Mansbach writes in a voice not dissimilar to his own: a Junot Diaz-ian blend of highbrow and low, a hyperarticulate take on the conversational street vernacular of the Hip-Hop Generation. When he reads, he pushes his open hand forward like a freestyler would. (He was hard to photograph in close-up because he doesn't stand still; see below.) After he was introduced, he said he'd make some remarks but keep it short. "People can drink more and shit." (There was wine! And J.Period, now the Nets' music supervisor, DJ'd.) He also opted to go without a microphone, so long as everyone could hear him. "I can talk louder and shit, too," he said in a louder voice.
He began with a piece published in The Awl on Tuesday, "The Stupidity of New York's Long, Expensive (And Ongoing) War on Graffiti," a critical history worth reading for insights like: "Mayor John Lindsay first declared war in 1972, and over the next 17 years, the city would spend $300 million attempting to run graffiti-free trains—this, during a period when the subway barely functioned and the city teetered on the brink of insolvency. Clearly, there was more at stake than aesthetics."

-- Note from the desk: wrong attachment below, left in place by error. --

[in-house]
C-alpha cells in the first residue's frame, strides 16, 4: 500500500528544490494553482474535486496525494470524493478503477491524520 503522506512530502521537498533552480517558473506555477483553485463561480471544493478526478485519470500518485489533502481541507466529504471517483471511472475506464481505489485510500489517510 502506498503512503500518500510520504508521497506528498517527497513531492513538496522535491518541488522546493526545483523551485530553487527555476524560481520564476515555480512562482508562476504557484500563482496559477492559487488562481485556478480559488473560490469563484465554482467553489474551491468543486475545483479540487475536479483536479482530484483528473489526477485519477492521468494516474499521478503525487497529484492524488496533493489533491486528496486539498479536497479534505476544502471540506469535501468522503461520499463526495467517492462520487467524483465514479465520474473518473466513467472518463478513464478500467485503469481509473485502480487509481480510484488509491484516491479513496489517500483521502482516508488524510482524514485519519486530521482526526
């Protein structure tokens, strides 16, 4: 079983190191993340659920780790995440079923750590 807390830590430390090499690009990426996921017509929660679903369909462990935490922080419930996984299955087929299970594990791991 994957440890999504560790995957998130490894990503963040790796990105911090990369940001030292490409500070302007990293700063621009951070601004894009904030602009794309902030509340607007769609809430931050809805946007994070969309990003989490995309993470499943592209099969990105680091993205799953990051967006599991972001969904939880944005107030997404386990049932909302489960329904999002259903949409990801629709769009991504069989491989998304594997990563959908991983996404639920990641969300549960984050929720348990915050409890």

The novel includes weird, quasi-science-fictional shit, which Mansbach said was his attempt to create a "contemporary, NYC-based magic realism." Graffiti, he said, is sort of mystical, spiritual, what with all the writing in dark tunnels. But we have no structural framework in the modern city within which to understand magic. So he wanted to see what that would be like. But really, he didn't want to talk about structural framework bullshit. "Please hang out and dance," he told the audience. "Or at least nod your head in a serious fashion."
Follow Henry Stewart on Twitter @henrycstewart